Female Chicago-area public defenders file equal-protection suit over masturbating inmates
Six Chicago-area assistant public defenders have filed a federal civil rights lawsuit that claims they have been subjected to a hostile work environment as a result of inmates who masturbate in front of them at the jail and courtroom lockups in Cook County.
The would-be class action alleges violations of the equal protection clause and the Illinois Gender Violence Act. The Chicago Tribune, the Chicago Sun-Times and the Chicago Daily Law Bulletin covered the lawsuit, filed Wednesday in Chicago federal court.
The “toxic work environment” forces female assistant public defenders and female law clerks “to regularly endure heinous sexual misconduct, robbing many of their love of the job, maybe permanently,” the suit says. Some employees have quit and some have taken less desirable assignments to avoid the harassment, the suit says.
The plaintiffs have also filed class-action charges with the Equal Employment Opportunity Commission alleging discrimination and retaliation in violation of Title VII of the Civil Rights Act, according to a press release by the lawyers for the plaintiffs, Robin Potter and Nieves Bolaño.
The incidents of exposure, masturbation, verbal threats and sex-based aggression have become more frequent in the last two years, according to the suit. Some inmates have grabbed female assistant public defenders by the legs and buttocks, and one inmate “masturbated and emitted bodily fluids” on an assistant PD.
A group of detainees known as “Savage Life” organized and directed the assaults, awarding points for each incident of assault or masturbation, the suit says.
The defendants include Cook County Sheriff Tom Dart and Cook County Public Defender Amy Campanelli. They are accused of allowing the conduct to continue.
Early this year, the sheriff began handcuffing detainees in courthouse lockups, but Campanelli objected and the practice was discontinued, according to the suit. Also in early 2017, Dart required the detainees to wear special jumpsuits that restrict access to the groin area, but the practice was discontinued after detainees used microwave ovens to burn the jumpsuits, the suit says.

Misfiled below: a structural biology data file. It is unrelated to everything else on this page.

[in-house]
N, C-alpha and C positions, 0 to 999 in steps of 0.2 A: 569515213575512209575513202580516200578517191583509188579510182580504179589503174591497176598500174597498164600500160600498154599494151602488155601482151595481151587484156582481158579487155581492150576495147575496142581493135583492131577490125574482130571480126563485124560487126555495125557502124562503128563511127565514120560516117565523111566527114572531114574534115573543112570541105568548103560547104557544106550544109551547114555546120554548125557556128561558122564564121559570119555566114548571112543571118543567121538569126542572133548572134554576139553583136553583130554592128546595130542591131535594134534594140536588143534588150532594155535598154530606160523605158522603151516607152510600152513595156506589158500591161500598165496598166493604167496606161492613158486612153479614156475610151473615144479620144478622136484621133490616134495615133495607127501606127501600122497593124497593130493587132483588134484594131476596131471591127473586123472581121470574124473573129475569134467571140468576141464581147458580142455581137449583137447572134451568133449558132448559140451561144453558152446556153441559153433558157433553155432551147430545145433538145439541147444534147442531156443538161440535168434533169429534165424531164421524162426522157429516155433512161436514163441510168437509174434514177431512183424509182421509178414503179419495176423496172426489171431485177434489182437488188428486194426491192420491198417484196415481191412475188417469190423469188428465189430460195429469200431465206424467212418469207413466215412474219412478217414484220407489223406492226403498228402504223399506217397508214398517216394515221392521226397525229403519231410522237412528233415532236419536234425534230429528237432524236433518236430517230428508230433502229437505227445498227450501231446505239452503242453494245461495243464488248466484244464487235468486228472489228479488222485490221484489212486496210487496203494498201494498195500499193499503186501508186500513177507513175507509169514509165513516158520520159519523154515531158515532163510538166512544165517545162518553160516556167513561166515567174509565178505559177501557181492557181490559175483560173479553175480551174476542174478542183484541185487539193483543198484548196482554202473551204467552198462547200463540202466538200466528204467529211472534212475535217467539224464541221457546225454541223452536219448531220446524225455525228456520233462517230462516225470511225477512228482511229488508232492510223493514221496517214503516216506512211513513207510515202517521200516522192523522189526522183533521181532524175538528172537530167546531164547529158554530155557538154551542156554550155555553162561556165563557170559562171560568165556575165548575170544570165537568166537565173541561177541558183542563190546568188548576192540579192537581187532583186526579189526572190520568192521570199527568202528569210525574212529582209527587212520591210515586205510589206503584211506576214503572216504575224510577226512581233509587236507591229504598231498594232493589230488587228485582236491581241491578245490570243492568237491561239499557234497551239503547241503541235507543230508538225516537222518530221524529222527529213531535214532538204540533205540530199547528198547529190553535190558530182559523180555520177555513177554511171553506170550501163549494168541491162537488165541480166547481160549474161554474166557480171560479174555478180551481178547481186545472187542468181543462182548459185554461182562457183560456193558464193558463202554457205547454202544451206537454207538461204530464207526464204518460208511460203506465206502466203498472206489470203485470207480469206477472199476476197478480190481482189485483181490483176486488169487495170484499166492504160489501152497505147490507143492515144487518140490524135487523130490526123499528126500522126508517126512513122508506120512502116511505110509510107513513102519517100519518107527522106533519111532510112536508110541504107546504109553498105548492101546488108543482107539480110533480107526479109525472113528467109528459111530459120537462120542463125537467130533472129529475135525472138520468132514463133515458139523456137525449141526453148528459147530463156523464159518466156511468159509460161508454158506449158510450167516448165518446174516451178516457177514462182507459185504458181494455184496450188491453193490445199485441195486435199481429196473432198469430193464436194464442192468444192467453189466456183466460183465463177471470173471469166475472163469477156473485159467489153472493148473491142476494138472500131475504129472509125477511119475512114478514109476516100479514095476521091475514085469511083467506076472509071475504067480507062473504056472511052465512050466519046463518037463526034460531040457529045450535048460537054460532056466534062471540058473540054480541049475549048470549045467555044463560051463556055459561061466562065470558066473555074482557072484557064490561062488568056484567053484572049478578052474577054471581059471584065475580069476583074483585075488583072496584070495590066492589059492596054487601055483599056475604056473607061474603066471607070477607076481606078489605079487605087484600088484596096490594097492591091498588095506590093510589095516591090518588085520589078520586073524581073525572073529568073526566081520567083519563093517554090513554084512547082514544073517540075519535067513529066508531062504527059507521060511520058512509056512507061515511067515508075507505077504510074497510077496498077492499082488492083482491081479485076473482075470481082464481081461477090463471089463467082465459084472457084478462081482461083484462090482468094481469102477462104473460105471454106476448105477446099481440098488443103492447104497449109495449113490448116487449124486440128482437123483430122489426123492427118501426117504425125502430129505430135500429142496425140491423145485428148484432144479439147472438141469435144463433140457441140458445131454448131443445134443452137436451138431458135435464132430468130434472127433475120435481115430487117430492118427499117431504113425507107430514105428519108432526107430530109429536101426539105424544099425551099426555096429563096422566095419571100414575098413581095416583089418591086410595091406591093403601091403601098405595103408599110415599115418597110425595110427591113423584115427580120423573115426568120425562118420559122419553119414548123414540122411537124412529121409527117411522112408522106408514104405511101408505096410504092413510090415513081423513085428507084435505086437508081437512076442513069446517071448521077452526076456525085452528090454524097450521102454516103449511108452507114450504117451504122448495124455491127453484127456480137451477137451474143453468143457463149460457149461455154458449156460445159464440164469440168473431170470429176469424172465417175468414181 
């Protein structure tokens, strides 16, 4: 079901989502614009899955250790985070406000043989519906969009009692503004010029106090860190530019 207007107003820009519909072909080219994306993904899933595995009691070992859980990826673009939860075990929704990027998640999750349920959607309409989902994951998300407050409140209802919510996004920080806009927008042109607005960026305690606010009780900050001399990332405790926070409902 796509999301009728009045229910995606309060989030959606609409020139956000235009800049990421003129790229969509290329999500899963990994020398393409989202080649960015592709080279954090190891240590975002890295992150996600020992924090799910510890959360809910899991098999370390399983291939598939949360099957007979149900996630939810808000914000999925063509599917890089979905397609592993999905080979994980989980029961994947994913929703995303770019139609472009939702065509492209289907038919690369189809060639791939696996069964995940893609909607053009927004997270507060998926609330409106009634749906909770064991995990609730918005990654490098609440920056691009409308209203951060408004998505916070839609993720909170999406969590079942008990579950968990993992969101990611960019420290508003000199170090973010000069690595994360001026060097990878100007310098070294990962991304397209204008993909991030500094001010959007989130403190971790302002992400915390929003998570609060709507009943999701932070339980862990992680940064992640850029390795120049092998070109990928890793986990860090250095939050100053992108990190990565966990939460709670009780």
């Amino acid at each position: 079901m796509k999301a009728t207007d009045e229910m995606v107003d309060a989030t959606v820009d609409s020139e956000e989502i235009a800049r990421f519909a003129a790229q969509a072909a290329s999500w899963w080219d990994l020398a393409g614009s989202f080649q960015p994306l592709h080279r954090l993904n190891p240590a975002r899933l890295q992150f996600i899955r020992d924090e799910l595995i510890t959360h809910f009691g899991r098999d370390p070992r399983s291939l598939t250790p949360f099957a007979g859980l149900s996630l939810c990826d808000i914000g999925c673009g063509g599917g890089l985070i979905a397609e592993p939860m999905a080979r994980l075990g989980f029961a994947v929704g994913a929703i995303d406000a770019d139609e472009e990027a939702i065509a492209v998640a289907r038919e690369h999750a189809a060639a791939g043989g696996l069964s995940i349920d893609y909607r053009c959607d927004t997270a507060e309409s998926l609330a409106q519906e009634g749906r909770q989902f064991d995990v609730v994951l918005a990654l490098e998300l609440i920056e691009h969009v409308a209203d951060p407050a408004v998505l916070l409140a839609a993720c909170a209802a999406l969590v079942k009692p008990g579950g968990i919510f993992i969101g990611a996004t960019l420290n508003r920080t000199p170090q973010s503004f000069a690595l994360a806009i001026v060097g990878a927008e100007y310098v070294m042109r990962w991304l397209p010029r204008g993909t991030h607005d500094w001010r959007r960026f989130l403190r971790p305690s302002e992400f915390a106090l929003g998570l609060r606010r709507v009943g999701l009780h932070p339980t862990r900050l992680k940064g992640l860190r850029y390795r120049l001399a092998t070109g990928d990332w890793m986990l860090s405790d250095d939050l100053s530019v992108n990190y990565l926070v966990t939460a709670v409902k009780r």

The suit also claims Dart began rewarding inmates with pizza if they went 30 days without a sexual assault or masturbation incident. But inmates weren’t eligible unless they had a prior exposure or sexual assault, incentivizing inmates to commit one incident of masturbation to enter that program. Dart’s office “strongly denied that allegation,” according to the Tribune.
Campanelli had written Dart about the problem in March, and followed up by banning public defenders from visiting courtroom lockups. Dart’s chief policy officer, Cara Smith, previously said that there wasn’t enough money to keep assigning deputies to the lockup areas.
Recently, the sheriff began assigning civilian employees to the lockups and the results were good, Smith told the Tribune. She also said noted the specially designed jumpsuits and said they were still being used.
Campanelli’s deputy, Lester Finkle, said in a statement that Campanelli is working to find a viable solution to the problem, according to the Sun-Times. Smith said more than 200 detainees have been charged with indecent exposure since January, and the sheriff is trying to address the “despicable” inmate behavior.